Why it is so critical to be present in your child's early life.
Using current research, statistical evidence, and material from her work as a therapist and social worker, Komisar pulls together a cohesive argument about the importance of being physically and emotionally present during your child's first three years. During this time, a child is developing in numerous ways: physically achieving the goals of crawling, walking, talking, etc. and the emotional skills needed to cope with frustration, anxiety, separation, and other feelings. "Spending more time with your child during this critical period of development means she will have a greater chance of being emotionally secure and resilient to stress," writes the author, "as well as being better able to regulate her emotions throughout life, read others' social cues, achieve a higher emotional intelligence, and connect with others intimately." Komisar offers practical advice for mothers who must work, whether full- or part-time, offers suggestions for those who complain of being "bored" when they stay at home with a young child, and encourages mothers, fathers, and other caregivers to take the time to be fully present with the child. This means putting away the cellphone or computer and focusing on the child, getting down to her level to play, read, sing, and interact. The author also provides lists of important questions to ask before placing a child in day care, thoroughly explains the damage done to a child when a mother is absent, and considers why society doesn't place a higher value on the act of parenting. Komisar's information is common-sensical, but because American society has moved so far away from accepting mothering as a crucial job, it’s quite welcome. As she notes, the health and well-being of our children should be first and foremost in every parent's life.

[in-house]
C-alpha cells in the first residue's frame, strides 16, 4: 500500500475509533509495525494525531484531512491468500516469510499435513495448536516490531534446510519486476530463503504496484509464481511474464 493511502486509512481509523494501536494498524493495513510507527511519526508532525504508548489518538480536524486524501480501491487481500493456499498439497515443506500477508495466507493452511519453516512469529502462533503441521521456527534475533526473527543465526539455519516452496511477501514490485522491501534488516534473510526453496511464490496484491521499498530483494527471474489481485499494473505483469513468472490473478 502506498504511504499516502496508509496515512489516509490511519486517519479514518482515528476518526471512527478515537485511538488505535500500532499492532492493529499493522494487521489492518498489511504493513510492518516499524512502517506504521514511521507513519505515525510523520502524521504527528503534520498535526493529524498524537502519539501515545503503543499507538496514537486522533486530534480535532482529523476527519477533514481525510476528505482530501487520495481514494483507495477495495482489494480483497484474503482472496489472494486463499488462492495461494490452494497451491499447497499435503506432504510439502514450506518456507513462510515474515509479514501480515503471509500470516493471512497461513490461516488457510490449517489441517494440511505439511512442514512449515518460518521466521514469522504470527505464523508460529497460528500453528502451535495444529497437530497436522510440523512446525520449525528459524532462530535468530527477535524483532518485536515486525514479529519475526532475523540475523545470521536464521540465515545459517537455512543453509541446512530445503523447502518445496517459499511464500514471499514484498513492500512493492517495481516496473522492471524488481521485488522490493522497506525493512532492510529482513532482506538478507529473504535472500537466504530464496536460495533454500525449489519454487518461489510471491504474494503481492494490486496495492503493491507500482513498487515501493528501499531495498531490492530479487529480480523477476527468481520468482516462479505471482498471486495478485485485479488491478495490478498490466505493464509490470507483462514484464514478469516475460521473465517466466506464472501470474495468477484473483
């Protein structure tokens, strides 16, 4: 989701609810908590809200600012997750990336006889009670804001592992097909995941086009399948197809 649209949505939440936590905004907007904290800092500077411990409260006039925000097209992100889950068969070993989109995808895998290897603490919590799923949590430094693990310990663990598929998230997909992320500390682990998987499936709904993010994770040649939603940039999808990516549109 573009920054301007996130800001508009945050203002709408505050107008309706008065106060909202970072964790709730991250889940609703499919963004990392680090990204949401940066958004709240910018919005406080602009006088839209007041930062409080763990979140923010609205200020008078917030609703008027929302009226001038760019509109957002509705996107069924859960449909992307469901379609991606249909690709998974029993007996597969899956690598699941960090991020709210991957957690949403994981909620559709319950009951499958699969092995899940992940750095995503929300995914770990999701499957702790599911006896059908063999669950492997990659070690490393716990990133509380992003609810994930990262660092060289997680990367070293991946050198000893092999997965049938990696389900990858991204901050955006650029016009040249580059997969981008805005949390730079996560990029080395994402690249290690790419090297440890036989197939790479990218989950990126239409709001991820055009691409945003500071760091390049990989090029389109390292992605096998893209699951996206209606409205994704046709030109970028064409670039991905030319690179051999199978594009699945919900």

Solid research and easy-to-follow advice about how to recognize “the essential role of mothers in the lives of their children and mak[e] it easier for women to be there when it matters most.”